Adani loses Asia’s richest crown as stock rout deepens to $84 billion

BENGALURU, Feb 1 (Reuters) – Shares in Indian tycoon Gautam Adani’s conglomerate fell again on Wednesday as a routine in his companies rose to $84 billion following a report by a U.S. short seller, and the billionaire lost his title as the also richest in Asia. a person

Wednesday’s stock losses saw Adani slip to 15th on the Forbes rich list with an estimated net worth of $76.8 billion, below rival Mukesh Ambani, chairman of Reliance Industries Ltd ( RELI.NS ) who is in ninth place with a net worth of $83.6 billion.

Before the critical report from US short seller Hindenburg, Adani was in third place.

The losses represent a dramatic setback for Adani, the school billionaire whose business interests stretch from ports and airports to mining and cement. Now, the tycoon is fighting to stabilize his business and protect his reputation.

It comes just days after the group gathered investor support for a $2.5 billion share sale to flagship firm Adani Enterprises on Tuesday, which some saw as a stamp of investor confidence.

A Hindenburg Research report last week alleged improper use by the Adani Group of offshore tax havens and stock manipulation. He also raised concerns about the high debt and valuations of Adani’s seven listed companies.

The group denied the allegations, saying the short-seller’s story of stock manipulation has “no basis” and stems from ignorance of Indian law. He always completed the required regulatory disclosures, he said.

Shares in Adani Enterprises (ADEL.NS), often called Adani’s business incubator, fell 30% on Wednesday. Adani Power (ADAN.NS) fell 5%, while Adani Total Gas (ADAG.NS) fell 10%, down below its daily price limit.

Adani Transmission (ADAI.NS) fell 6% while Adani Ports and Special Economic Zone (APSE.NS) fell 20%.

Adani Total Gas, a joint venture with France’s Total (TTEF.PA), is the biggest casualty in the short seller’s report, losing about $27 billion.

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“There was a slight bounce yesterday after the share sell-off went through, after it was unbelievable at a certain point, but now the weak market sentiment is visible again after the Hindenburg bombshell report,” said Ambareesh Baliga, an independent market analyst who based in Mumbai.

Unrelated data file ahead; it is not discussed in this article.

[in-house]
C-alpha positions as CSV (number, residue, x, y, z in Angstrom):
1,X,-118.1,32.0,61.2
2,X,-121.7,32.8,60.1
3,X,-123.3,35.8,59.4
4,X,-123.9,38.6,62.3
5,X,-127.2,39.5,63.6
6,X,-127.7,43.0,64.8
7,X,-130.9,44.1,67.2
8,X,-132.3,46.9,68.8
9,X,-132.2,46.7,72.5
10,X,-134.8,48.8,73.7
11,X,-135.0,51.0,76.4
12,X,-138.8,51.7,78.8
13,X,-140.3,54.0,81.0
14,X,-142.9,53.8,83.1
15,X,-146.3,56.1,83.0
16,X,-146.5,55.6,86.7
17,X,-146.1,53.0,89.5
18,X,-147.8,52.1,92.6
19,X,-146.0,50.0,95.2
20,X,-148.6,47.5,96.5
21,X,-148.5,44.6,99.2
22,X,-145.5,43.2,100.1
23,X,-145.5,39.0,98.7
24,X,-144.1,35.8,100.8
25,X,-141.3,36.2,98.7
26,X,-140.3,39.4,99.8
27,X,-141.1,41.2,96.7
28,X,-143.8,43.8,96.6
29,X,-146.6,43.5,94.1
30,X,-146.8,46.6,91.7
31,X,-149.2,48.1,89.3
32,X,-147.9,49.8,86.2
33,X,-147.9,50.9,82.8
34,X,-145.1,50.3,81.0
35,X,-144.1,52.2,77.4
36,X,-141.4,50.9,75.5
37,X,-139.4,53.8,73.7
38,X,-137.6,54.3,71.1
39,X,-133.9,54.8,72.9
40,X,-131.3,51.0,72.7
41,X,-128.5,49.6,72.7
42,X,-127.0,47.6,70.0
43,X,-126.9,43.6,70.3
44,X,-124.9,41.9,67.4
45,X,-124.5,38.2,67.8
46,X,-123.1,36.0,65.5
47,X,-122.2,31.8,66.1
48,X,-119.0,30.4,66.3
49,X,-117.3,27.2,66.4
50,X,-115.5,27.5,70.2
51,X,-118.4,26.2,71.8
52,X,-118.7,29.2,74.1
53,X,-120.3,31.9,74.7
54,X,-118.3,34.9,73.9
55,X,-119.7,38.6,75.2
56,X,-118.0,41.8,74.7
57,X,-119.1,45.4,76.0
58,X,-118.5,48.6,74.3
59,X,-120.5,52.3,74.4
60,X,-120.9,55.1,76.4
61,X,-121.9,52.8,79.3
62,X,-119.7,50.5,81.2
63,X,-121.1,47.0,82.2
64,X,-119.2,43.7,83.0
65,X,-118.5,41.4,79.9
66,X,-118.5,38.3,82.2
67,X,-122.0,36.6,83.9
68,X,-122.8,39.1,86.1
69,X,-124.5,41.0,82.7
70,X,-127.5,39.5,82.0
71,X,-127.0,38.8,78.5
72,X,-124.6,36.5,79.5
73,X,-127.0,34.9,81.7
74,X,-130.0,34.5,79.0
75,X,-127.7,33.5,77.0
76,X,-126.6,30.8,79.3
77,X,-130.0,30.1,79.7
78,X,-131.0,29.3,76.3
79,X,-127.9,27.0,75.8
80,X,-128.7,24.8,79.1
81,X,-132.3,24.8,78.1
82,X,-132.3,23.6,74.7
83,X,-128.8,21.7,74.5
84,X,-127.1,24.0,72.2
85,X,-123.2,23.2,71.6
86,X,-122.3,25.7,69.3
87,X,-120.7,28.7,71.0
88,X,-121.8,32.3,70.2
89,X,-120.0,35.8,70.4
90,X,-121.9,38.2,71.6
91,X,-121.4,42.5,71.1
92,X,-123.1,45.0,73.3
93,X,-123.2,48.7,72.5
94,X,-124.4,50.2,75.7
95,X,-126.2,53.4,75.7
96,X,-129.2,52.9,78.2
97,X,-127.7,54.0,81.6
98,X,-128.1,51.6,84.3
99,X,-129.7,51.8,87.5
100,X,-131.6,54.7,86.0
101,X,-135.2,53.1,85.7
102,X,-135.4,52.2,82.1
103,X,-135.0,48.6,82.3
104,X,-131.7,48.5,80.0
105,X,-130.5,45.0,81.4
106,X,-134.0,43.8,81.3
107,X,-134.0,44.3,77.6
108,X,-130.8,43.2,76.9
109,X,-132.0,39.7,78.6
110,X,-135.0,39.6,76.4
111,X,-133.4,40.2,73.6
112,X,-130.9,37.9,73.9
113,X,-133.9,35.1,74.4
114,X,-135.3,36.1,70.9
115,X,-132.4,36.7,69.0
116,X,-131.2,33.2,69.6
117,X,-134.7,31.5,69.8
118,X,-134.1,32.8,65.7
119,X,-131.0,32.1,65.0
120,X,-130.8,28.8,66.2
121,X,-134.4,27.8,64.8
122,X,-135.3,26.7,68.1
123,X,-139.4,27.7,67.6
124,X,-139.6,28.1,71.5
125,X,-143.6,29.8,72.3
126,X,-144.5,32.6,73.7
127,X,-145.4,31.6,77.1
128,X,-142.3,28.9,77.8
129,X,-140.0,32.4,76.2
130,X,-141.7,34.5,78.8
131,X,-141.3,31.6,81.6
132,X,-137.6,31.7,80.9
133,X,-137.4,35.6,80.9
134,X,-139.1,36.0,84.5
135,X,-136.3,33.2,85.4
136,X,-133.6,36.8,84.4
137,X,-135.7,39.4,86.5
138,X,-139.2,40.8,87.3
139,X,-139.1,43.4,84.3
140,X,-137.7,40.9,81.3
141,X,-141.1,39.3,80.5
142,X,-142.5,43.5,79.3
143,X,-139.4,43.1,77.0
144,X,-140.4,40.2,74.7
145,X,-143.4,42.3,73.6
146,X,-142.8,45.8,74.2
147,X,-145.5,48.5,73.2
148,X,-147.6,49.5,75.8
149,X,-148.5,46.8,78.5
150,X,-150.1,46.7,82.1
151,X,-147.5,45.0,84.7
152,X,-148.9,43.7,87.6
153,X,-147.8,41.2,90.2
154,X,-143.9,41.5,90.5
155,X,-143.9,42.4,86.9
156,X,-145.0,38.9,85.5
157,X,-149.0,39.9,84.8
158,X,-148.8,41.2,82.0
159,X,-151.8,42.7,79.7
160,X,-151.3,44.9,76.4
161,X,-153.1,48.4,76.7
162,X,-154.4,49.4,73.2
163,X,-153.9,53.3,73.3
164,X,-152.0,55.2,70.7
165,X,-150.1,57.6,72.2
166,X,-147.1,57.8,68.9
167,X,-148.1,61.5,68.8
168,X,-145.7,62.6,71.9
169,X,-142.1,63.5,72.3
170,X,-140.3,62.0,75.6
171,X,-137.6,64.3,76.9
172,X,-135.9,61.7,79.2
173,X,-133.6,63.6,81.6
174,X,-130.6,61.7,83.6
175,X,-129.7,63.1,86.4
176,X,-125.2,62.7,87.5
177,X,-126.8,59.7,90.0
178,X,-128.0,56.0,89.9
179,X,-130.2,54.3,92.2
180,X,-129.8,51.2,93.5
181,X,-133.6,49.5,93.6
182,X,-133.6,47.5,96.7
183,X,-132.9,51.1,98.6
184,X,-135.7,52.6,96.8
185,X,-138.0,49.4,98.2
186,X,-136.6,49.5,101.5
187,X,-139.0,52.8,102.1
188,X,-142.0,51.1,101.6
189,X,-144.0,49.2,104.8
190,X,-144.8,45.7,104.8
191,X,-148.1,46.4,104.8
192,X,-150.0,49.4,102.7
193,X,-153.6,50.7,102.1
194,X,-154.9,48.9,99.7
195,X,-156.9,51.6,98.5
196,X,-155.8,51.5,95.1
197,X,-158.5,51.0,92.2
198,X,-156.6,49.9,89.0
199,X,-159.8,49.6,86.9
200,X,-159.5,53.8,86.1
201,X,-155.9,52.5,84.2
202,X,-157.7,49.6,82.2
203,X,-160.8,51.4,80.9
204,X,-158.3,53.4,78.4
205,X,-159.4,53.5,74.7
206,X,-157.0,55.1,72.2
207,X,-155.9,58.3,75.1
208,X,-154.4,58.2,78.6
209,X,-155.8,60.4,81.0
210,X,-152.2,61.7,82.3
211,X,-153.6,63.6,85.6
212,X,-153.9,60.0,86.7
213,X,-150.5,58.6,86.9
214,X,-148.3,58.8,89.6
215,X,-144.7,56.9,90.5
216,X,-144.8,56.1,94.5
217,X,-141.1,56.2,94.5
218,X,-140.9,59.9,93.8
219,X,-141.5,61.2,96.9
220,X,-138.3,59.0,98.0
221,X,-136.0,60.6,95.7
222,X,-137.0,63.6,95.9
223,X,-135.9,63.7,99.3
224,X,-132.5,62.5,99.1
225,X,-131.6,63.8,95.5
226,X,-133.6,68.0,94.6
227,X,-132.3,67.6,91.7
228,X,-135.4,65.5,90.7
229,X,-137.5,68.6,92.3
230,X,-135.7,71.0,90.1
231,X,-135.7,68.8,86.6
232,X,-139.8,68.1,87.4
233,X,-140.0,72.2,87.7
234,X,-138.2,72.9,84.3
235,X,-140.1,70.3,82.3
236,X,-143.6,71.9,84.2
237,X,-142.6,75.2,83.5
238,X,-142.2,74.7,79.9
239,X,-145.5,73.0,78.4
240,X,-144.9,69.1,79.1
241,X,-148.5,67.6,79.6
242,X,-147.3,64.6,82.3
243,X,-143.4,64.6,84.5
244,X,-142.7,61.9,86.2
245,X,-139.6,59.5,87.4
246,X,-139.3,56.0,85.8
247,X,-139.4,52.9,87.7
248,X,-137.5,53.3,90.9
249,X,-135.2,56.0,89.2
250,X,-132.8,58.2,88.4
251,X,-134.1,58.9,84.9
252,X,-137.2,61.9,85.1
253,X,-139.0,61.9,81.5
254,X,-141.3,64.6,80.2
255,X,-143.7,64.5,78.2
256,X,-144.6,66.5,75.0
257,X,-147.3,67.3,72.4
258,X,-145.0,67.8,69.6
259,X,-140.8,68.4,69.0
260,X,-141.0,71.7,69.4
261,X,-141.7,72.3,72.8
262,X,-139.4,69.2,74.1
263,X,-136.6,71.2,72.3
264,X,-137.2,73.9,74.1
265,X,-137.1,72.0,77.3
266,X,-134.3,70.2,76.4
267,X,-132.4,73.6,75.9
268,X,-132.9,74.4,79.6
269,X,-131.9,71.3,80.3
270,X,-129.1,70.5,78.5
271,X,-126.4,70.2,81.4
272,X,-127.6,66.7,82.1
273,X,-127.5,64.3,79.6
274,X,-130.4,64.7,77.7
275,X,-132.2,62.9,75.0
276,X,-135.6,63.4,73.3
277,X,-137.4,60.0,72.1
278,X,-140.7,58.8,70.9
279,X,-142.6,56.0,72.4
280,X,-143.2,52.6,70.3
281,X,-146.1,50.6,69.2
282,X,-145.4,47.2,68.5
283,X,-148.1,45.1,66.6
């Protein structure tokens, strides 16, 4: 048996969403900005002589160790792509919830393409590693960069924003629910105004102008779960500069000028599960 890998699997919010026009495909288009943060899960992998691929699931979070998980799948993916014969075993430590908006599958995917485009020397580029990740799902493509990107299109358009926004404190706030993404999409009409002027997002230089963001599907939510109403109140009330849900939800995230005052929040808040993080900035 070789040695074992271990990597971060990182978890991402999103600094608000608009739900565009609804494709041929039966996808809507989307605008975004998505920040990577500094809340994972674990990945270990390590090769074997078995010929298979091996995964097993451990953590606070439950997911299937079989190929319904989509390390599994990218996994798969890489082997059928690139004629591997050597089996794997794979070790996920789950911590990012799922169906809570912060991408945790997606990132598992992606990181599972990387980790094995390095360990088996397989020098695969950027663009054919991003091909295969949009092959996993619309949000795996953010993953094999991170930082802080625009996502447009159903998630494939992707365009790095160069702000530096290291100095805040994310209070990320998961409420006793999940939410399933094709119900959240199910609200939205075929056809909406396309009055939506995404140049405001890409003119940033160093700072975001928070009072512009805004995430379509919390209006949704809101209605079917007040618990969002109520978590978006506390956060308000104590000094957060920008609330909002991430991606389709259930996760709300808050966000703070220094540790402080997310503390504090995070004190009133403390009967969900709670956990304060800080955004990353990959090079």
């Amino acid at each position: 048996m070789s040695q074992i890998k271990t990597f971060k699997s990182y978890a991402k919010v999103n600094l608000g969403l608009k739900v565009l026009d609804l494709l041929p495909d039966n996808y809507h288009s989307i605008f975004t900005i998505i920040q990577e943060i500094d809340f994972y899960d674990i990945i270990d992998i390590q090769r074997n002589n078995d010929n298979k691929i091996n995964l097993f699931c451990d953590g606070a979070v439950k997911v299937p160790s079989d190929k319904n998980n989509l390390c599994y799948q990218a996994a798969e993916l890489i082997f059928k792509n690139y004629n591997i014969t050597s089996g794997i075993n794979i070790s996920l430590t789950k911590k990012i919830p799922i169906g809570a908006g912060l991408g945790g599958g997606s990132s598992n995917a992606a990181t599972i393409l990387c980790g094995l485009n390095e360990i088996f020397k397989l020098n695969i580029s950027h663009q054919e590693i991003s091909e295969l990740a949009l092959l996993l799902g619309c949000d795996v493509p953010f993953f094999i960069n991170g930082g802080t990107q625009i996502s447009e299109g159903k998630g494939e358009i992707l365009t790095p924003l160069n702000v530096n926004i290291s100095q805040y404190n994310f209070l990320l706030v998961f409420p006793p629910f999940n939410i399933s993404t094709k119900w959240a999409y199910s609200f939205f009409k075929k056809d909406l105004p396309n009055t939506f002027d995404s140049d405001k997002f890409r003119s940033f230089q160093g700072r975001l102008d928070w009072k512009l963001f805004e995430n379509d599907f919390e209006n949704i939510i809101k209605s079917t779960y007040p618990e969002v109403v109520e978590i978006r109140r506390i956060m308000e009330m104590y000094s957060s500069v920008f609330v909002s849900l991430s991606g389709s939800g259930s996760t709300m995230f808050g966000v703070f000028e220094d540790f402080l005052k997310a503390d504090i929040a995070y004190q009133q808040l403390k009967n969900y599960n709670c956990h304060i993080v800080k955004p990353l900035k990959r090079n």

“With the stocks down despite Adani’s rebuttal, it clearly shows some damage to investor sentiment. It will take some time to stabilise,” said Baliga.

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Underscoring the nervousness in some quarters, Bloomberg reported on Wednesday that Credit Suisse ( CSGN.S ) has stopped accepting bonds of Adani group companies as collateral for margin loans to its private banking clients.

Deven Choksey, managing director of KRChoksey Shares and Securities, said this was a major factor in Wednesday’s share slide.

Credit Suisse had no immediate comment.

Scrutiny of the conglomerate is intensifying, and Australia’s regulator said on Wednesday it would review Hindenburg’s allegations to see if further investigation was warranted.

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Data also showed that foreign investors sold a net worth of $1.5 billion of Indian equities after the Hindenburg report – the largest outflow over four consecutive days since September 30.

Headaches for the Adani Group are expected to continue for some time.

India’s markets regulator, which has been looking into the conglomerate’s markets, has said it will add the Hindenburg report to its own preliminary investigation.

State-run Life Insurance Corporation (LIC) ( LIFI.NS ) said on Monday it would seek clarification from Adani management on the short seller report. The insurance giant, however, was a key investor in the Adani Enterprises share sale.

Hindenburg said in his report that he shorted US bonds and non-India traded derivatives of the Adani Group.

Reporting by Chris Thomas in Bengaluru and Aditi Shah in New Delhi; Additional reporting by Bharath Rajeshwaran and Aditya Kalra; Edited by Edwina Gibbs and Mark Potter

Our Standards: The Thomson Reuters Trust Principles.


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